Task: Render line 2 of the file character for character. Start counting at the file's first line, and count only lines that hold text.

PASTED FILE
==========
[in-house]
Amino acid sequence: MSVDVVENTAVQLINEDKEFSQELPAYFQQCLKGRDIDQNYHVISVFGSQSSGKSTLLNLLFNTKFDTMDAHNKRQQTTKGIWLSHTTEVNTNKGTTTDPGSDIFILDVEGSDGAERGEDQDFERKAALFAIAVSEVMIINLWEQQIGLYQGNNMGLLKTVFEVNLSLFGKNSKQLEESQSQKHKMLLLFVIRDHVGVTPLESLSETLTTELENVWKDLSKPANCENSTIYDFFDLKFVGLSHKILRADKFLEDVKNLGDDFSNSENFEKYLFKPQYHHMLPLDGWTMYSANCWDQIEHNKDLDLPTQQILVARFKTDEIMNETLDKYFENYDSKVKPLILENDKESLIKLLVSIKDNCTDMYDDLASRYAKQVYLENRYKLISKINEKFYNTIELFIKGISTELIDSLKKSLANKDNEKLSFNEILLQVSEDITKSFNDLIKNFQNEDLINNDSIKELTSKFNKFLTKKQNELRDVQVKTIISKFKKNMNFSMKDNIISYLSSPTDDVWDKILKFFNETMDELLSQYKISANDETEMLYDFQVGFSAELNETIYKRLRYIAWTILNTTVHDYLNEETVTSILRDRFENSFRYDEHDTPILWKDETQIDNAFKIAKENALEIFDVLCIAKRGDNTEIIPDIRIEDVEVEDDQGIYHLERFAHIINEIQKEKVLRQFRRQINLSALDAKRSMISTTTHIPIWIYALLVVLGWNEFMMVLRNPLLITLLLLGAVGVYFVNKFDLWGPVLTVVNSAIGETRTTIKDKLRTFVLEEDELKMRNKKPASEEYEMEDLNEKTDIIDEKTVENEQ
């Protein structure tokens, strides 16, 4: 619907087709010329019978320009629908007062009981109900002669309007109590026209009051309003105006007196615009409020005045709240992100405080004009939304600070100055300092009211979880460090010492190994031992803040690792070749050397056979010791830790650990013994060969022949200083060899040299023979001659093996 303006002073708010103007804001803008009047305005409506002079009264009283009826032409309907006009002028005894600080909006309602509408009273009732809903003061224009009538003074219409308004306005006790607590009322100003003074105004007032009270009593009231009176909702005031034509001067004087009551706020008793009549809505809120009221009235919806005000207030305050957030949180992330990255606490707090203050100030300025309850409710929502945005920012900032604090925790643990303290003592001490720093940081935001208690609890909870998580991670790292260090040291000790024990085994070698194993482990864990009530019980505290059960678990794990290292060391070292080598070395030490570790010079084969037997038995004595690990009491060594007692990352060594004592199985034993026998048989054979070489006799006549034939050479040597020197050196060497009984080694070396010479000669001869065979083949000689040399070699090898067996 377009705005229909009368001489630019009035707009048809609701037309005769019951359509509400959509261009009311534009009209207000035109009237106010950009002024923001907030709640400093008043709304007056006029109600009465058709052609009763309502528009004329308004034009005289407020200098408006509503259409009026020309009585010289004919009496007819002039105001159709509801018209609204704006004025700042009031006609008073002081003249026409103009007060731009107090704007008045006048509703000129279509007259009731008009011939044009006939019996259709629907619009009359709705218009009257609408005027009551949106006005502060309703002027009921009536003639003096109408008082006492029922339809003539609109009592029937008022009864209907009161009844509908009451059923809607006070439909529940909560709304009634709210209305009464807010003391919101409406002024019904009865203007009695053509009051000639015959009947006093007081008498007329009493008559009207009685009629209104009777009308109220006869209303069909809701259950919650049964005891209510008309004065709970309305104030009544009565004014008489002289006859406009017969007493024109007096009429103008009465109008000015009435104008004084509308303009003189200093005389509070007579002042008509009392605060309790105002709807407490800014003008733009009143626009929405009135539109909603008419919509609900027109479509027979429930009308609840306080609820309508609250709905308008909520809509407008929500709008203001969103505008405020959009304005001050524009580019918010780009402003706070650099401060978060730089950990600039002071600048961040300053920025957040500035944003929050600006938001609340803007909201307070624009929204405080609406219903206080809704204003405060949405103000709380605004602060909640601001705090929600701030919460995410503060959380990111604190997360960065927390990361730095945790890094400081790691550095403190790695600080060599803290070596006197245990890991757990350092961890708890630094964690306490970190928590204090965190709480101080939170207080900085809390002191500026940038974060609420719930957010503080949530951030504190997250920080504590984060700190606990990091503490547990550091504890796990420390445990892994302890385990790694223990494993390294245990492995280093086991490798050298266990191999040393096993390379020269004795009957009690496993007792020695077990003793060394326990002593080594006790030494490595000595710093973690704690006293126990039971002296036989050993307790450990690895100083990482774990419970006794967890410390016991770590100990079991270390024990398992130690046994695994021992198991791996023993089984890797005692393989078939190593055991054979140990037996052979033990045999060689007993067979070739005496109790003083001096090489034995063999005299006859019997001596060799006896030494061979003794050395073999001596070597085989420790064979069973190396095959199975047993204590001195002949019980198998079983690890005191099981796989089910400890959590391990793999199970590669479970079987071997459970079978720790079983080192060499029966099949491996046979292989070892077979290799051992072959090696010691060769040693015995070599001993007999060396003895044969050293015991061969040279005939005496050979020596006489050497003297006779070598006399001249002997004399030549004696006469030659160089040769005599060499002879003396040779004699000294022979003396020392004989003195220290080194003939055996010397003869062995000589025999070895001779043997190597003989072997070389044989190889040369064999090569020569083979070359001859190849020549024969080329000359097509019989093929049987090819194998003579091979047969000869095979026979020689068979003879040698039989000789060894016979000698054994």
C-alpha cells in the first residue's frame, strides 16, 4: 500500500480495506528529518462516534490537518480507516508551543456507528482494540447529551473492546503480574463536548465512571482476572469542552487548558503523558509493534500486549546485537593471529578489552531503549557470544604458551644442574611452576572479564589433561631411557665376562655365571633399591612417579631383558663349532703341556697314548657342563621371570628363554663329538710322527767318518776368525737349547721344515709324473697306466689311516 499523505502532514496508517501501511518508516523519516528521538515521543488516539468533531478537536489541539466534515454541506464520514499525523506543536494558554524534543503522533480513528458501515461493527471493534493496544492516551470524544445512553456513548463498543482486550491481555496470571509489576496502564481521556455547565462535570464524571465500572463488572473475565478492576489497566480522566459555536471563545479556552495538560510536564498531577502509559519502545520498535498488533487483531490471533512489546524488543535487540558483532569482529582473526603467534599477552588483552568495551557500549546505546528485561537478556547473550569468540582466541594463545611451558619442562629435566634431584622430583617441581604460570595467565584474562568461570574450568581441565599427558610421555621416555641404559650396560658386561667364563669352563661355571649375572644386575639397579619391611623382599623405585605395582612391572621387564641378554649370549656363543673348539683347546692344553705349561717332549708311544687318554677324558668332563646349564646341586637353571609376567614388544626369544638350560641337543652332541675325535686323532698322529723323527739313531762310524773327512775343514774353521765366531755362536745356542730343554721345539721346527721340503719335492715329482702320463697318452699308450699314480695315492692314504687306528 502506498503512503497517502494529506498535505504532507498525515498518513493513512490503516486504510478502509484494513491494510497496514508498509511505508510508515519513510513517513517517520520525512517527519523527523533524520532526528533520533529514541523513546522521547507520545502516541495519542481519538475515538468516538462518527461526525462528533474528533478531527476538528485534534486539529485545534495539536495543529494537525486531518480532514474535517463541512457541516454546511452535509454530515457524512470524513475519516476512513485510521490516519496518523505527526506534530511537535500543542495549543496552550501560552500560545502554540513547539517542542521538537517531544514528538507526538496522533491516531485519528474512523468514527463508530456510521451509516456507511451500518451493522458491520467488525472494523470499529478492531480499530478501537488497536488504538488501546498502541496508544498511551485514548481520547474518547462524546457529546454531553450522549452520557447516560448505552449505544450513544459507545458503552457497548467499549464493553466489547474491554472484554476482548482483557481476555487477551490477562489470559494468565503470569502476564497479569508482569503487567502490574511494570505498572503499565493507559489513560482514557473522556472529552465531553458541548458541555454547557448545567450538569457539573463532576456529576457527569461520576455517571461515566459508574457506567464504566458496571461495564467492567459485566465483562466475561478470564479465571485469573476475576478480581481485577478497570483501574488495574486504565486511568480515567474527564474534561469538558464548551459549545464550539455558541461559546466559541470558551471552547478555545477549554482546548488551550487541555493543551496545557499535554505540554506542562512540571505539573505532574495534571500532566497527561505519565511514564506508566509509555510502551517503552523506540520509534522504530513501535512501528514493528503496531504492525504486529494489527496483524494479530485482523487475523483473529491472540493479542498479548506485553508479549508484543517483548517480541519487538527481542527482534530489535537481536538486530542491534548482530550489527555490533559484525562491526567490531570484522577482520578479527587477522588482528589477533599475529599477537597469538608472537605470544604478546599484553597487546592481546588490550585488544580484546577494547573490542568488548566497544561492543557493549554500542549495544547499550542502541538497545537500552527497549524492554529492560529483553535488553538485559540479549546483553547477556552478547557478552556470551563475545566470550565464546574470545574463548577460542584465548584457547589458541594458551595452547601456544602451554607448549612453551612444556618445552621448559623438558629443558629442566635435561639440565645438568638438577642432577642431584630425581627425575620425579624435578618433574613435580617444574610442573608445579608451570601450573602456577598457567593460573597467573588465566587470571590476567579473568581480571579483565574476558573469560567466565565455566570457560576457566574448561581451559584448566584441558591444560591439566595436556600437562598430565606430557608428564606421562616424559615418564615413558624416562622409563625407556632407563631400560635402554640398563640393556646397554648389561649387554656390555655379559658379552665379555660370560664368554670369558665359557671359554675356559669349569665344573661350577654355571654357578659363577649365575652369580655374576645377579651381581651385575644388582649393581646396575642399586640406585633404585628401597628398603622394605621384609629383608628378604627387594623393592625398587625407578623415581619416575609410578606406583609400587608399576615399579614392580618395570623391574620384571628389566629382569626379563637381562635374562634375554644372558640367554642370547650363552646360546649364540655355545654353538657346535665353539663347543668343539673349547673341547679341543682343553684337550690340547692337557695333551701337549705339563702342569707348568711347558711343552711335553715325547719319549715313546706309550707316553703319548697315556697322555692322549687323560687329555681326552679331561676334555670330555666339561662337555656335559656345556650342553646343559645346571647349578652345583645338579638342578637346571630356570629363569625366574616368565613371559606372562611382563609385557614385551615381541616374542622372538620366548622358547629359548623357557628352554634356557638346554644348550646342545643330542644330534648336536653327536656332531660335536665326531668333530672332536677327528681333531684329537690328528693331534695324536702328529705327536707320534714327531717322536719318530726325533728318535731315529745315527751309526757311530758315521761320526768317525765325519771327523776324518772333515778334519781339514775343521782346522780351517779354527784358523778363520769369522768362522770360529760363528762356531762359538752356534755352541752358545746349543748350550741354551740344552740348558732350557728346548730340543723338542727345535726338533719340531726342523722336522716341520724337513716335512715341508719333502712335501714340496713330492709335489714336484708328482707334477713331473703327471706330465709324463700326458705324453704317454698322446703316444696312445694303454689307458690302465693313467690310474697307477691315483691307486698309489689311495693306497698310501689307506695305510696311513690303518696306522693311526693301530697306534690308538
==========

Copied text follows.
Amino acid sequence: MSVDVVENTAVQLINEDKEFSQELPAYFQQCLKGRDIDQNYHVISVFGSQSSGKSTLLNLLFNTKFDTMDAHNKRQQTTKGIWLSHTTEVNTNKGTTTDPGSDIFILDVEGSDGAERGEDQDFERKAALFAIAVSEVMIINLWEQQIGLYQGNNMGLLKTVFEVNLSLFGKNSKQLEESQSQKHKMLLLFVIRDHVGVTPLESLSETLTTELENVWKDLSKPANCENSTIYDFFDLKFVGLSHKILRADKFLEDVKNLGDDFSNSENFEKYLFKPQYHHMLPLDGWTMYSANCWDQIEHNKDLDLPTQQILVARFKTDEIMNETLDKYFENYDSKVKPLILENDKESLIKLLVSIKDNCTDMYDDLASRYAKQVYLENRYKLISKINEKFYNTIELFIKGISTELIDSLKKSLANKDNEKLSFNEILLQVSEDITKSFNDLIKNFQNEDLINNDSIKELTSKFNKFLTKKQNELRDVQVKTIISKFKKNMNFSMKDNIISYLSSPTDDVWDKILKFFNETMDELLSQYKISANDETEMLYDFQVGFSAELNETIYKRLRYIAWTILNTTVHDYLNEETVTSILRDRFENSFRYDEHDTPILWKDETQIDNAFKIAKENALEIFDVLCIAKRGDNTEIIPDIRIEDVEVEDDQGIYHLERFAHIINEIQKEKVLRQFRRQINLSALDAKRSMISTTTHIPIWIYALLVVLGWNEFMMVLRNPLLITLLLLGAVGVYFVNKFDLWGPVLTVVNSAIGETRTTIKDKLRTFVLEEDELKMRNKKPASEEYEMEDLNEKTDIIDEKTVENEQ